“The biggest challenge is infrastructure, and this really covers three different sectors,” Andreini said. “One is the asset side. Are we going to have enough equipment floating assets to be able to carry out this goal of 30 GW by 2030? Another is on the terminal side. Where will you find the necessary acreage to facilitate marshaling and also operations and maintenance? There's a lot of terminals, a lot of land that's available, but a lot of investment is going to be required to build them out in a sufficient timeframe to meet industry needs. And then the last one is just on the pure people side. Where do you find mariners for all of these different new vessels that are going to be required, and even some of the existing vessels? Where do you find individuals who want to work in logistics or information technology, or who want to be employed running terminals? Where do you find the individuals who are going to be the technicians able to do the maintenance and repair on turbines offshore?”

Crowley is actively working to help tackle all three challenges. With regard to assets, the company has said that many of its existing U.S.-flagged vessels, engineering and logistics services could quickly and easily pivot to support the offshore wind industry. For example, its large, capable fleet of tugs and barges can be used to feeder turbine foundations and components to WTIVs for installation offshore.

Still, new vessels will be needed as the industry continues to scale up, and the clock is ticking. “I think we are going to have a problem. I truly believe that time is running out,” Andreini said. “There's not enough tugs, certainly not enough barges. We only have one Jones Act WTIV. It's going to be difficult when the crunch comes somewhere between 2025 and 2030 for the utilization of assets.”

But building up a new Jones Act fleet for an industry not yet firing on all cylinders has its own unique set of challenges. “How do companies in the United States maritime transportation business get the necessary funding? How do they get the necessary guarantees from developers and OEMs about being able to build vessels with that are going to have some level of sustainability and longevity?” Andreini asked. “We're not going to build anything on spec. And, quite frankly, I don't think there are too many of our competitors who would either. If we can get some long-term contracts, some guarantees, I think you'll see the industry move a little bit quicker with respect to the assets that are going to be required to be able to support U.S. offshore wind.”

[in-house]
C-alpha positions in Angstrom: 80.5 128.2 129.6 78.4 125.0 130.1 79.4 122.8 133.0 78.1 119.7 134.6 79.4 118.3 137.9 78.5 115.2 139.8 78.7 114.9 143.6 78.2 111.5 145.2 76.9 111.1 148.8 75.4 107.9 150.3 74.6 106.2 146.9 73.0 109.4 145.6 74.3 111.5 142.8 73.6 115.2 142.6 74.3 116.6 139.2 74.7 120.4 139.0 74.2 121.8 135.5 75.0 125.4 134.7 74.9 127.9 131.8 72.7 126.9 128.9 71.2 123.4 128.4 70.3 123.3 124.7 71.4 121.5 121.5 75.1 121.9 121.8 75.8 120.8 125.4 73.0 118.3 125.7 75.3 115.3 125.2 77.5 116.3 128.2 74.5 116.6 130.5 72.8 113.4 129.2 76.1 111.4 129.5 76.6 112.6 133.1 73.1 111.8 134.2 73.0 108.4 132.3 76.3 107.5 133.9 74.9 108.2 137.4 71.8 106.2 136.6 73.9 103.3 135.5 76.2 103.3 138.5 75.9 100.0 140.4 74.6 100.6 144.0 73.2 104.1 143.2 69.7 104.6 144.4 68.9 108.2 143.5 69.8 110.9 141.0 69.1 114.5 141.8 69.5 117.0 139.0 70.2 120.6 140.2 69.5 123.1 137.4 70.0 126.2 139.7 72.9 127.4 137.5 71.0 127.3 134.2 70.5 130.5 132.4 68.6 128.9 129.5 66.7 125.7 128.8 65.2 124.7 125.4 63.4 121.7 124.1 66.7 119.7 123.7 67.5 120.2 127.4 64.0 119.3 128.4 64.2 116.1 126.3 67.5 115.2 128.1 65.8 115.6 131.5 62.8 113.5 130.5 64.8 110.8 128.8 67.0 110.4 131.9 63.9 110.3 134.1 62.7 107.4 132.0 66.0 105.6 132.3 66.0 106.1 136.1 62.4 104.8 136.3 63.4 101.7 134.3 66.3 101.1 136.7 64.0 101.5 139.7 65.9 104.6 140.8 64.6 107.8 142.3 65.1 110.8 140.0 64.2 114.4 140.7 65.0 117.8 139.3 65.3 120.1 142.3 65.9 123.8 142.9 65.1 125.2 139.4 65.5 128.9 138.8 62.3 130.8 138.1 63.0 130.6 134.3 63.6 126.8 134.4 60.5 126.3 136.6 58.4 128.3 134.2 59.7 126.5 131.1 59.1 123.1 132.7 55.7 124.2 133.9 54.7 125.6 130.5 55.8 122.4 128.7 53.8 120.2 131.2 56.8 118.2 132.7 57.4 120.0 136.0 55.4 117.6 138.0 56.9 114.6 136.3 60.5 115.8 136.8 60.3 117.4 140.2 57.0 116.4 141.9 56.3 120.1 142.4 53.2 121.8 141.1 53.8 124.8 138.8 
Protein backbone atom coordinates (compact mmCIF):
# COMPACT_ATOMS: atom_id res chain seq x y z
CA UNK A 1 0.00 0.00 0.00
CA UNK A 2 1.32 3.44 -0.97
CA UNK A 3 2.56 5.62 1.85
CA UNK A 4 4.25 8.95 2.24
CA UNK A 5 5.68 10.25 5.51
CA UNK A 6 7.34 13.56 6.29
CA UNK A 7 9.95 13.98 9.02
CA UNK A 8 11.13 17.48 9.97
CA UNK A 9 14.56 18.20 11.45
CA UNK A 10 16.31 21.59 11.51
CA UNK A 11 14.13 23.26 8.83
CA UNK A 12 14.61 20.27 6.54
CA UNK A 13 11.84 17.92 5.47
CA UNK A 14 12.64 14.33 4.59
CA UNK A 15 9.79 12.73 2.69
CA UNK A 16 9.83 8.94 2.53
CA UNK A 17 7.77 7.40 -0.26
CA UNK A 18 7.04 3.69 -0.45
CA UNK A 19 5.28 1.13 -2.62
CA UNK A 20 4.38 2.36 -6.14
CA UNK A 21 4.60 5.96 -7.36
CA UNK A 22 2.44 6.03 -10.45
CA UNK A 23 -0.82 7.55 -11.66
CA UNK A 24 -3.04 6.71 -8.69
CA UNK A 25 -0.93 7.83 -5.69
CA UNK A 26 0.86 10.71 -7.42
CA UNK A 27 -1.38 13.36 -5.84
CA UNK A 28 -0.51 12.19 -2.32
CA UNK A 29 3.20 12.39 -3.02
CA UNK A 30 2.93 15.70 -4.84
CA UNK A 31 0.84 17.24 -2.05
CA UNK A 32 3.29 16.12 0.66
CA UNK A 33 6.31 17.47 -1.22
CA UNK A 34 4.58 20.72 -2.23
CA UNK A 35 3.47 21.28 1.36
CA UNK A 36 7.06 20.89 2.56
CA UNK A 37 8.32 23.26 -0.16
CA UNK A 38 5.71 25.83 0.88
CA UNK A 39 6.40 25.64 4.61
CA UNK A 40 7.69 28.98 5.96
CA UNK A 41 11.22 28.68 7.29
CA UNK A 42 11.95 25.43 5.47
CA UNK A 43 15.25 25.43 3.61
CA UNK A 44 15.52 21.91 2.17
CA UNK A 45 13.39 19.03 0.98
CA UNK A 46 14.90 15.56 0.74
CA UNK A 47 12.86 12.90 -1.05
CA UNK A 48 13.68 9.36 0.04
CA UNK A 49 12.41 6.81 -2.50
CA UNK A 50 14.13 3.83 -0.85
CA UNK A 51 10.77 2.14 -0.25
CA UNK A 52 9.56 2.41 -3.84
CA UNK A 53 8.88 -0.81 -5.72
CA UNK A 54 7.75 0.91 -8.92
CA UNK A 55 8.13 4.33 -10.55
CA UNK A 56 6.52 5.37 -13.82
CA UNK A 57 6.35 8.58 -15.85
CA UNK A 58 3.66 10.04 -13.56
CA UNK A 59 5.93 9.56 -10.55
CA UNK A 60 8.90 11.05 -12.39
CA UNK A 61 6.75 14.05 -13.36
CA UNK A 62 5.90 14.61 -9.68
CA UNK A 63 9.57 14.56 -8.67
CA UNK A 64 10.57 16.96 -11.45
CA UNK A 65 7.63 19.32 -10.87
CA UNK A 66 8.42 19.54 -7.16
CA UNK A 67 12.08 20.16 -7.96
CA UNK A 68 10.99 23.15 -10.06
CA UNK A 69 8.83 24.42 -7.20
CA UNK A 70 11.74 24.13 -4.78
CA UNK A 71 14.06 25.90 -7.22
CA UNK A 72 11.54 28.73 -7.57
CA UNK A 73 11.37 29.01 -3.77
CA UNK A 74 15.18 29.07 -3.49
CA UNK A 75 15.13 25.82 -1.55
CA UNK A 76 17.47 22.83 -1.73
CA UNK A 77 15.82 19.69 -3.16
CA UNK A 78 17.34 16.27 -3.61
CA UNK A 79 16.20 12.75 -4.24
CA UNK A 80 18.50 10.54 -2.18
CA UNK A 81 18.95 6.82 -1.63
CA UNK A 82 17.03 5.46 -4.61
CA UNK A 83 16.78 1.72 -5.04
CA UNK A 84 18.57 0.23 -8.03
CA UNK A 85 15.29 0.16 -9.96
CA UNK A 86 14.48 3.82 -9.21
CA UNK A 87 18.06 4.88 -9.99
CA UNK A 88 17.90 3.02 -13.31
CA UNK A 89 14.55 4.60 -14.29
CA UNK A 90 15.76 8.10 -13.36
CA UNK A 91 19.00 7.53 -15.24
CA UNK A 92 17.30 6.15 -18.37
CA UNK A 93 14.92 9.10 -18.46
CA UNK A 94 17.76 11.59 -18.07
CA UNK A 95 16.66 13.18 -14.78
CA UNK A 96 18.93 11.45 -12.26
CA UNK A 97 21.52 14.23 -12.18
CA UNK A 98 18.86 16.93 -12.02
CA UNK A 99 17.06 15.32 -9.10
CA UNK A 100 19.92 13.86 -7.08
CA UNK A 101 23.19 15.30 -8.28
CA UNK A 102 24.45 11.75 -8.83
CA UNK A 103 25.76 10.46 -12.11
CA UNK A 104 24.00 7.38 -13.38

Crowley will be ready to build once contracts materialize. In March 2021, it announced it was teaming up with Danish shipping company ESVAGT to build and operate purpose-built, Jones Act-compliant service operations vessels (SOV), used during the operation and maintenance (O&M) phases of wind farm projects, serving as an at-sea base of operations to accommodate and transfer technicians, tools and equipment to and from turbines. “That was the first major external partner that Crowley took in this journey for offshore wind,” Andreini said. “The two companies are very synergistic in their core values for sustainability, for safety and integrity in doing business. We expect to be operating in partnership with them moving forward as the industry grows, both here on the East Coast and the Gulf of Mexico and on the West Coast as well.”

“We are responding to Equinor for Empire Wind’s needs for an SOV, which we hope to hear about by the end of the first quarter. And there is another RFP that should be coming out, hopefully in February timeframe. We have identified a shipyard where we will build the SOV here in the United States,” Andreini said. He noted that Crowley is also exploring potentially building and operating crew transfer vessels (CTV), typically aluminum catamarans, used for transporting wind farm technicians and other personnel, and sometimes equipment, out to wind farm project sites on a daily basis. These vessels would not be built and operated as part of the ESVAGT joint venture.

In September 2021, Crowley announced it would be partnering with Vineyard Wind (a joint venture between Avangrid Renewables and Copenhagen Infrastructure Partners), and the city of Salem, Mass. to create a public-private partnership that would establish Salem Harbor as a major offshore wind port. Under the terms of the proposed deal, Crowley, through its New Energy subsidiary Crowley Wind Services, will purchase the 42 acres surrounding Salem Harbor Station, currently owned by Footprint Power LLC, and will serve as the long-term offshore wind port operator for the site, while Vineyard Wind will serve as the port’s anchor tenant.